October 2016 Southern Malawi Ministry Centre Update

Malawi Food Crisis

Many friends have been asking about the food crisis in our small part of the world. Thank you for your concern. Please continue to uphold us as we seek to walk in love for the poor, who will always be with us, and pursue sustainability for those who are ready and willing.

[People coming desperately hungry to the Iris Africa Food Distribution Program.]

Food security has been a chronic issue here in Malawi for as long as we have served as missionaries (since 2003), especially where the Iris Ministries base is located in the far southern district of the country.  We have been through many crises over the years, and have invested much into helping people learn new farming methods so that they can become more sustainable. However, the physical hunger has been worse this year mostly due to the El Nino effect that brought severe drought to the region during the 2015/16 planting season. Malawi was still recovering from the destructive flood that hit in January 2015 that crippled the agricultural sector of the southern region. The people of Malawi have been enduring through a very long and intense hunger season that is now into its 11th month, and the worst is yet to come. Now that summer has approached, we are entering a critical period of hunger from October until the next expected harvest season in April 2017.  




[Hunger relieved thanks to the provision of donors.]

Thankfully there has been some recent relief. This past winter (May-Aug) has been favourable for growing produce such as tomatoes, onions, green vegetables, so produce has been found abundantly in the markets over the last few months. However, people have very little purchasing power so life continues to be difficult.  Maize is also available, but more scarce than usual. A bag of maize actually came down in price locally from 14,500 MWK per 50 kg bag to 13,000 MWK per 50 kg bag ($17.50 USD). People are cuing at the ADMARC depots (government food reserves) to receive a 10 kg ration of maize at subsidized prices, but because of demand and limited supply, people often wait in line about 24 hours. I expect that the cost of maize will increase again soon as the environment moves into the ‘really’ hot season. Summer like temperatures are already experienced.  It is 42 Celcius today here (107 F).

Iris has an established feeding program where those registered receive whatever we have to give on the 15th or 16th of each month. Currently we are receiving containers of Manna Pack rice/soy meals from the USA from partners in ministry and this is an amazing provision. We are helping around 1,600 households with food assistance each month (5-6000 people). Most of these households are elderly widows who are caring for their orphaned grandchildren. This hunger crisis has been hardest on this sector of the population.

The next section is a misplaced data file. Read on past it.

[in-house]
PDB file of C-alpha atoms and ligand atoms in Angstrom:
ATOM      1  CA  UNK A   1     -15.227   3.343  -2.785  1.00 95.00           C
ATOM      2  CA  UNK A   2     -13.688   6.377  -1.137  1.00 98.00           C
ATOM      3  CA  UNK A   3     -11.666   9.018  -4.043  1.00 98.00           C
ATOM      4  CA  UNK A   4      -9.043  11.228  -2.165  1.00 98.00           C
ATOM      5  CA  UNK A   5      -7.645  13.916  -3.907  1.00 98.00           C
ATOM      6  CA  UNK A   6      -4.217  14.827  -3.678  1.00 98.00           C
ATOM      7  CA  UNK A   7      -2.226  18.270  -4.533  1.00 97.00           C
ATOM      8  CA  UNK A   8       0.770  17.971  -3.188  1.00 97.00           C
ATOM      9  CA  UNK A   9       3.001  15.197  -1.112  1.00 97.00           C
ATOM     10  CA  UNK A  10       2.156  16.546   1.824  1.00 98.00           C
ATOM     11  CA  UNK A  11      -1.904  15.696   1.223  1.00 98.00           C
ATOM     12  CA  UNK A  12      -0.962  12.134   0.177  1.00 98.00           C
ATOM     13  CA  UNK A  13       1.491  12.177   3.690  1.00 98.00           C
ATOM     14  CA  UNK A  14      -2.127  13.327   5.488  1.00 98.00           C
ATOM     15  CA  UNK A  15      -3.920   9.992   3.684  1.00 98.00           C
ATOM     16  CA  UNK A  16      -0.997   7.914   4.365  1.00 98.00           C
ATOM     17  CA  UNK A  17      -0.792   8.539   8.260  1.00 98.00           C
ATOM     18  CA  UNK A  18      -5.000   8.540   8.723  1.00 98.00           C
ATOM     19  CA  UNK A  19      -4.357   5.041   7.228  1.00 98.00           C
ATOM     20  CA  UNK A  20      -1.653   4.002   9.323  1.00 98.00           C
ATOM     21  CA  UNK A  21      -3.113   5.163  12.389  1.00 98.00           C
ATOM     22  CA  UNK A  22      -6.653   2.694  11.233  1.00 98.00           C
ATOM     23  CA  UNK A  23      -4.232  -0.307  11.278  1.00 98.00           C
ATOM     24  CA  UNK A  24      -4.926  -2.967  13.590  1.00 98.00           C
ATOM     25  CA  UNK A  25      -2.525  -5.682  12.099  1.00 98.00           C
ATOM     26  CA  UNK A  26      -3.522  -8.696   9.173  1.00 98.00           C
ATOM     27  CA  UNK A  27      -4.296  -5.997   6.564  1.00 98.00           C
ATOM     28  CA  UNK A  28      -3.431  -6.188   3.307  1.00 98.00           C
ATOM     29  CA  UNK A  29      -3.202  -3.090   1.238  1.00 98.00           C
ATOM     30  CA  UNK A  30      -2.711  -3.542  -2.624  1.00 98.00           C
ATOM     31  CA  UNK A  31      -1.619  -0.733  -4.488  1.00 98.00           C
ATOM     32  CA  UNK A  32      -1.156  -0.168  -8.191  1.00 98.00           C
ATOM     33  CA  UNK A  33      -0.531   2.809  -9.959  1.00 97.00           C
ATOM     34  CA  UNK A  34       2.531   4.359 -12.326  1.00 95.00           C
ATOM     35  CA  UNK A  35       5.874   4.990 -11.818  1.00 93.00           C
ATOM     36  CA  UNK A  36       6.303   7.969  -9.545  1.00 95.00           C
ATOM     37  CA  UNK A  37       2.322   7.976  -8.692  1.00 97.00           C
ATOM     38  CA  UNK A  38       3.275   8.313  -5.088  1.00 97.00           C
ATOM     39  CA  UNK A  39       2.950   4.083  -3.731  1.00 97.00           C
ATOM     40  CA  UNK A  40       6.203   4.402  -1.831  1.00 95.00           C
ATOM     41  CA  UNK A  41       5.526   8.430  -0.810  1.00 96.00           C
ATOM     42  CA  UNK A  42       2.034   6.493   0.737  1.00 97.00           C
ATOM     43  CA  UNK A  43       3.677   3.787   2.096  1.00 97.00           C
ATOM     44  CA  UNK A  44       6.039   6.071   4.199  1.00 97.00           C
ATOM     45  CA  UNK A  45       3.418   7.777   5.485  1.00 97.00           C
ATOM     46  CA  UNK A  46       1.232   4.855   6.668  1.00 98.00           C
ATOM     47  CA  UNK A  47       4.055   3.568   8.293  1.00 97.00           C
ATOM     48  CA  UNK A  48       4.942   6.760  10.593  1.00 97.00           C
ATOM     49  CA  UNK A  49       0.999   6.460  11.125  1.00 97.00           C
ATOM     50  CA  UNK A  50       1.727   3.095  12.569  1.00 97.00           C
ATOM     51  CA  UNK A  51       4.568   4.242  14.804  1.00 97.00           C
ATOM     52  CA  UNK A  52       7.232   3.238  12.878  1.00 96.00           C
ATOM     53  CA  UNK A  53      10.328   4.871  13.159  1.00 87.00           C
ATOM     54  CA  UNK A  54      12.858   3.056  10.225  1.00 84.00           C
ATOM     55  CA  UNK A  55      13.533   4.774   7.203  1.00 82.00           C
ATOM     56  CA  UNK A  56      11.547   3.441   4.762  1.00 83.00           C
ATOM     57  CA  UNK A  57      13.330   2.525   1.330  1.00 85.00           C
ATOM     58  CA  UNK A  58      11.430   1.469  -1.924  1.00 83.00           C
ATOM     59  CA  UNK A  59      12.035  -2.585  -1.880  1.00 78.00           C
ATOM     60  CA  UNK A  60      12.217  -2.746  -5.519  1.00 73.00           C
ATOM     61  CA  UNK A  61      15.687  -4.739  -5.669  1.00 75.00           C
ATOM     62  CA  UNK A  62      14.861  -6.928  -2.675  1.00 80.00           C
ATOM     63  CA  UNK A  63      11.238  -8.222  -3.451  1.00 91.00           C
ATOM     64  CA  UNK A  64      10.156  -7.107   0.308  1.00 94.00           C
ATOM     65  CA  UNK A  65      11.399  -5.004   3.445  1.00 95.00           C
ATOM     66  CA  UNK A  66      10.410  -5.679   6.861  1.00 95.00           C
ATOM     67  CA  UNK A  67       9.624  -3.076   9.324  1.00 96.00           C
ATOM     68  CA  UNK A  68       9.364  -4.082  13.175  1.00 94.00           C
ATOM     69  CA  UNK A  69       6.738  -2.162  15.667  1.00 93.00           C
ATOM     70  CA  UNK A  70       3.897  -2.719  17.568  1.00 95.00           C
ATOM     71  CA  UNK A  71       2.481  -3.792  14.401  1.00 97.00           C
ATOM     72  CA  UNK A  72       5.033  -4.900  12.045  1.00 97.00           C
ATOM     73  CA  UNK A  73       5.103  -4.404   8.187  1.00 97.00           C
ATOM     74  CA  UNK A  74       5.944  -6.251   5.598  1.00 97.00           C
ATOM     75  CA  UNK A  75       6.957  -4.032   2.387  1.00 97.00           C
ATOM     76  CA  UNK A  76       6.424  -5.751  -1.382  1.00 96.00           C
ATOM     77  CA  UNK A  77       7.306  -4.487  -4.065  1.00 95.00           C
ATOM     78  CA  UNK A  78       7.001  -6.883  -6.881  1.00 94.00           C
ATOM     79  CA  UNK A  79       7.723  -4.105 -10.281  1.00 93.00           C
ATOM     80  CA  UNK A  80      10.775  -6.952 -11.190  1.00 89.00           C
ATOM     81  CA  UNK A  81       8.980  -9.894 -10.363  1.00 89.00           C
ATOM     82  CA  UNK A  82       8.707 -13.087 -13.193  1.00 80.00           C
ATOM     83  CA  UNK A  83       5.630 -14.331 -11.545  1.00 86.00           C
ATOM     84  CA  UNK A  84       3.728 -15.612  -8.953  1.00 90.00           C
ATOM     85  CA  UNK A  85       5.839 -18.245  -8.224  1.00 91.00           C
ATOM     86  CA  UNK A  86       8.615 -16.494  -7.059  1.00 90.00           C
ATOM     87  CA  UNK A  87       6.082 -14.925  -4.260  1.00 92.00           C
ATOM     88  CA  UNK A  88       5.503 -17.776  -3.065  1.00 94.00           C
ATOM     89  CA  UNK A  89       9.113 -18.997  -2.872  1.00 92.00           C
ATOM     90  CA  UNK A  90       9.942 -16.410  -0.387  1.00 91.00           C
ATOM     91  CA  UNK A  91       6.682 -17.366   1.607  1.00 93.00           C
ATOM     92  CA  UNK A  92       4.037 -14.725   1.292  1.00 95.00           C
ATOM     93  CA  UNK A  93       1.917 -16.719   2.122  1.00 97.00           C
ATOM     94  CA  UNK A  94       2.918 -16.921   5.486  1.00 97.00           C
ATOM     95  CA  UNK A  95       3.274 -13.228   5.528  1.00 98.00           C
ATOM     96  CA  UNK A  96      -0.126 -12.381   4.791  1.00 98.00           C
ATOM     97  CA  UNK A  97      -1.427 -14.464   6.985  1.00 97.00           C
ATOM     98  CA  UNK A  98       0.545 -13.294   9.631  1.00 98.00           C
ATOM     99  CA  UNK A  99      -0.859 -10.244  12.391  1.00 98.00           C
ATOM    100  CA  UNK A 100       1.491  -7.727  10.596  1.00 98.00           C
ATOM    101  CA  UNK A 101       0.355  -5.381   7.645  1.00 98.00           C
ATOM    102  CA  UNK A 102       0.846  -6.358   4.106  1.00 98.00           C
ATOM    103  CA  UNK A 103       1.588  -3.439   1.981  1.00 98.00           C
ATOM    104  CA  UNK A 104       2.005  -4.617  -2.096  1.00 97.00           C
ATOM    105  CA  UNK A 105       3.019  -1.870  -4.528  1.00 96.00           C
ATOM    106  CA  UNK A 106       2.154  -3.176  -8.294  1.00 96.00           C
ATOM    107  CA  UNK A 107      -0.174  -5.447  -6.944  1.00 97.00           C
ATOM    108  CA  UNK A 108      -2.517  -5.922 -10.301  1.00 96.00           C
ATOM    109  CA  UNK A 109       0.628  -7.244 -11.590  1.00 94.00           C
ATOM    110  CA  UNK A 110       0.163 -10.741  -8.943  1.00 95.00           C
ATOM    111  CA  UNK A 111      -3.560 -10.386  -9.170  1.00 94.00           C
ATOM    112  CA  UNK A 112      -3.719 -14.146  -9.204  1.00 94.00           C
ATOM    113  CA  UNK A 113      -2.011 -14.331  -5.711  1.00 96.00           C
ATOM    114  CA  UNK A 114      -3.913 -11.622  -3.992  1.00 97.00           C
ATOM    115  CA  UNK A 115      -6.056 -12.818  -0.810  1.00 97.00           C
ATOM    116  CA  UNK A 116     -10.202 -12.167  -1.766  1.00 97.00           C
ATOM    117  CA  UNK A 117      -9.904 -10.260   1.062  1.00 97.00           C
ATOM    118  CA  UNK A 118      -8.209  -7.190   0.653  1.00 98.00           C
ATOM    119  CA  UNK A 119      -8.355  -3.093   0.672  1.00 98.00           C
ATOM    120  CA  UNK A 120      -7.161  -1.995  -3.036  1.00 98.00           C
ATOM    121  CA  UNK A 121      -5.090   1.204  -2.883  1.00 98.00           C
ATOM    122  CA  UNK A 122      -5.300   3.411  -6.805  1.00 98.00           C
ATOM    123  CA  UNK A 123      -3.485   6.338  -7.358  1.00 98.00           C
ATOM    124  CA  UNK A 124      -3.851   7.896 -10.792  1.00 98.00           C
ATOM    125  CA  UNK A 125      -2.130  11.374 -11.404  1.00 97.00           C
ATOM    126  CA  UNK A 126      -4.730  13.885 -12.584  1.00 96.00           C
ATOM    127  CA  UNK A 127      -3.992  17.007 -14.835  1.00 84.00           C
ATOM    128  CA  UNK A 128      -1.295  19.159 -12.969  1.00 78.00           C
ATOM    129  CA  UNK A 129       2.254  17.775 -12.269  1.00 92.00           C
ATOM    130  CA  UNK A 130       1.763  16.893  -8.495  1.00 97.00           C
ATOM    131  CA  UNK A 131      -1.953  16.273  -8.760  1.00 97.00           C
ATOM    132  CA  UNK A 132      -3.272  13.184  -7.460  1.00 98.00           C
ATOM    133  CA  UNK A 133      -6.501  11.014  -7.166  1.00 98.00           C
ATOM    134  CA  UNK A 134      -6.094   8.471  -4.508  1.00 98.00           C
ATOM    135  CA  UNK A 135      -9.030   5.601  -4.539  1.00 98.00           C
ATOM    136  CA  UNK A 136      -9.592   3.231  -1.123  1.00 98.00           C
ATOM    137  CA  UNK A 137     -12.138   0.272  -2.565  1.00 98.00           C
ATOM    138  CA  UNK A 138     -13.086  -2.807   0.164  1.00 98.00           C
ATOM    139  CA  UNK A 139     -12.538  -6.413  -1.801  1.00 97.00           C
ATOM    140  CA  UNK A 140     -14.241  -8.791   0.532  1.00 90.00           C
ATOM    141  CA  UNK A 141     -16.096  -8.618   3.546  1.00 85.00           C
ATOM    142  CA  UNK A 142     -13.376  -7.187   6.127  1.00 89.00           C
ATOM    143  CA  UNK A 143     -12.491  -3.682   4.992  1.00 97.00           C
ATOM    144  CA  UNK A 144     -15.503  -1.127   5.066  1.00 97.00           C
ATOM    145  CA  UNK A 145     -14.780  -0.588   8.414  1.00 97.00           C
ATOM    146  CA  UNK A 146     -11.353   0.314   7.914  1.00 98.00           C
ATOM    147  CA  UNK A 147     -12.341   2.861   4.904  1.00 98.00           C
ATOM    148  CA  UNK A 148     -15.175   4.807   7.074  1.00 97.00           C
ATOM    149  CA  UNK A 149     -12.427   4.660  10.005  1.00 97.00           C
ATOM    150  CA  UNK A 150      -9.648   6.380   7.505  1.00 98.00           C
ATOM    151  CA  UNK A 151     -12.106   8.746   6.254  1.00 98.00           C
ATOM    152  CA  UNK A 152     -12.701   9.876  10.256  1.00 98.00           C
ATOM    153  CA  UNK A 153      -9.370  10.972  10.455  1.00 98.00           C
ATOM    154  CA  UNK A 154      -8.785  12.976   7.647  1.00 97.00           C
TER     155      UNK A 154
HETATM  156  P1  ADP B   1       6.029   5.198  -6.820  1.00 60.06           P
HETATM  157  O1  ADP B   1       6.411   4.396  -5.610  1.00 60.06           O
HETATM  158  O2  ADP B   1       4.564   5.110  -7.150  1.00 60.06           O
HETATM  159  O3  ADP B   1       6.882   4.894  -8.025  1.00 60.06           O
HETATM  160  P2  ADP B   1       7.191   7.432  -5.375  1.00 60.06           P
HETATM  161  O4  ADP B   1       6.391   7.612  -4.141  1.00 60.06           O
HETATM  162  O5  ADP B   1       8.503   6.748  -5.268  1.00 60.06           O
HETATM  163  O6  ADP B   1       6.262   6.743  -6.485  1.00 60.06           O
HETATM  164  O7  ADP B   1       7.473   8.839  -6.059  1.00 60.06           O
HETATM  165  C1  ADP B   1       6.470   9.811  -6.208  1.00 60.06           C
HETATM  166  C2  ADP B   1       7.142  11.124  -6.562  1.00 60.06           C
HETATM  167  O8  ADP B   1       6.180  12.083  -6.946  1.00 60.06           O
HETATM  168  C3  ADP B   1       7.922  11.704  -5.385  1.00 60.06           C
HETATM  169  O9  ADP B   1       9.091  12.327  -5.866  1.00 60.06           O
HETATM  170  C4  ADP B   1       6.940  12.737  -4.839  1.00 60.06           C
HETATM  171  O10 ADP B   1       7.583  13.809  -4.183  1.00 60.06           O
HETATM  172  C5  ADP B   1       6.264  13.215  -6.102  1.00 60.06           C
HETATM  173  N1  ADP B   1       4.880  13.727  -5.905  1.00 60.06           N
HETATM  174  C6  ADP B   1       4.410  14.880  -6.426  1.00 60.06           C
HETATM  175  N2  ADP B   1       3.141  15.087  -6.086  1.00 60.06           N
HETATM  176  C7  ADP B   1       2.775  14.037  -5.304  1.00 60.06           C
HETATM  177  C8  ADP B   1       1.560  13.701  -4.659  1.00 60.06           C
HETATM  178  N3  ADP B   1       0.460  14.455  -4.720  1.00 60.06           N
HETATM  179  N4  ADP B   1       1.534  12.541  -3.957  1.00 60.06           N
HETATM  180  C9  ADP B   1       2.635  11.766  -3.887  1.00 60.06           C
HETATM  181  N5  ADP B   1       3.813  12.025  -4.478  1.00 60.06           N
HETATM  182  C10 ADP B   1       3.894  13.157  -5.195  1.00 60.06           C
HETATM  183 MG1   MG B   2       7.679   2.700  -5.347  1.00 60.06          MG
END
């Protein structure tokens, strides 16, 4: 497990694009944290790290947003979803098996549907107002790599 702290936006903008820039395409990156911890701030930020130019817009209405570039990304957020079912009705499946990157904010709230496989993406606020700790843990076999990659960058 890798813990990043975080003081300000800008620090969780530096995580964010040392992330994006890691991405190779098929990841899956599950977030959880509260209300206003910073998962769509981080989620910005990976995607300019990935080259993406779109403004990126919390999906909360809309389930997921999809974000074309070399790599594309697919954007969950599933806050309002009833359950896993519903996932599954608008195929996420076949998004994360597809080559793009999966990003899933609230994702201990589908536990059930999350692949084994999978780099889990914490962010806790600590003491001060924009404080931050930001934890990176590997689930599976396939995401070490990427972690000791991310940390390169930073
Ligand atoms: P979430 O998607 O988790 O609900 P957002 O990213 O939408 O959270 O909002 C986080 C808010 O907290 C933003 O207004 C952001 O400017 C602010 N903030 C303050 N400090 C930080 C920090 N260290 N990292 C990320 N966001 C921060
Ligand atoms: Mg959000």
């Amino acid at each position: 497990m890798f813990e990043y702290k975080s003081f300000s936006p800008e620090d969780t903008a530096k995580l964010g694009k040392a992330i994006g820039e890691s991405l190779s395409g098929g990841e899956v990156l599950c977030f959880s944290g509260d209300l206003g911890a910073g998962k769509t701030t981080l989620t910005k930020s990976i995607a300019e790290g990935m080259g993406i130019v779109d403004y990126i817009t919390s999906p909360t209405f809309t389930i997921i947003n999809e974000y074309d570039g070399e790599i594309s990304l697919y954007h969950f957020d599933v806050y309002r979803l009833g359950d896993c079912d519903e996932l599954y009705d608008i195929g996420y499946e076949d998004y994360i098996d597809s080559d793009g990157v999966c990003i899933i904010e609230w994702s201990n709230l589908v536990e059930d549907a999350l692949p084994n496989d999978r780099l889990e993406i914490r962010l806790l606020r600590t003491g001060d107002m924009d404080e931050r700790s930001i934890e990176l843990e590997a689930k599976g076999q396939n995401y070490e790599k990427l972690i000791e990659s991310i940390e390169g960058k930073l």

[Thanks to the provision of Manna Pack Rice/Soy meals, mother is able to fill her pot for her family.]

The World Food Program together with the Malawi government started to distribute food to the general public of Nsanje District where we are located in August. I’m thankful that they have recognized that this is the most stressed area, and therefore have made it a priority. This intervention has stopped the crisis from worsening. According to www.FEWS.net http://www.FEWS.net, the food security here in the southern part of Malawi continues to be either ‘stressed’ or in ‘crisis’ state.           

We are thankful that we have Manna Pack rice/soya meals in stock ready again for this month’s distribution and there are three more containers on route.


[Joyfully offloading container of Manna Pack rice/soya meals at the Iris Malawi base in Bangula.]

We pray that the next planting season will have sufficient rains in order to put a stop to this pattern of disastrous harvests. We really need good rains this year but not too much otherwise flooding is imminent in these lower parts. Malawians have already begun cultivating their fields in preparation for the upcoming planting season. The people of Malawi should be commended for their resilience and determination to once again, try to provide for themselves.

Thank you for your prayers and support of the ministry that enables us to continue serving the poor.